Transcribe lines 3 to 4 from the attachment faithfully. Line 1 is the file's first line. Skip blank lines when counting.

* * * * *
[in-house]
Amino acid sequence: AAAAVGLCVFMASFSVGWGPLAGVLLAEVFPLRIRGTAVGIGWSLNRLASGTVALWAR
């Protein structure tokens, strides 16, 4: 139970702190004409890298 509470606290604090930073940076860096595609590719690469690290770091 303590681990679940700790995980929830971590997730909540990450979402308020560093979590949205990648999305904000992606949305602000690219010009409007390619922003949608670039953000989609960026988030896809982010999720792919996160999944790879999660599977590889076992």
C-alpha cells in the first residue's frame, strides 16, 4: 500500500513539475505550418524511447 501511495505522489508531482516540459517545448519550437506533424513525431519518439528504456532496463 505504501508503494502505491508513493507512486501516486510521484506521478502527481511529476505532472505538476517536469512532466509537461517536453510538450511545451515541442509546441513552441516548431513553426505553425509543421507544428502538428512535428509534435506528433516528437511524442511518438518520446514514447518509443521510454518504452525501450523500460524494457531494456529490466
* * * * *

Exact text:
């Protein structure tokens, strides 16, 4: 139970702190004409890298 509470606290604090930073940076860096595609590719690469690290770091 303590681990679940700790995980929830971590997730909540990450979402308020560093979590949205990648999305904000992606949305602000690219010009409007390619922003949608670039953000989609960026988030896809982010999720792919996160999944790879999660599977590889076992």
C-alpha cells in the first residue's frame, strides 16, 4: 500500500513539475505550418524511447 501511495505522489508531482516540459517545448519550437506533424513525431519518439528504456532496463 505504501508503494502505491508513493507512486501516486510521484506521478502527481511529476505532472505538476517536469512532466509537461517536453510538450511545451515541442509546441513552441516548431513553426505553425509543421507544428502538428512535428509534435506528433516528437511524442511518438518520446514514447518509443521510454518504452525501450523500460524494457531494456529490466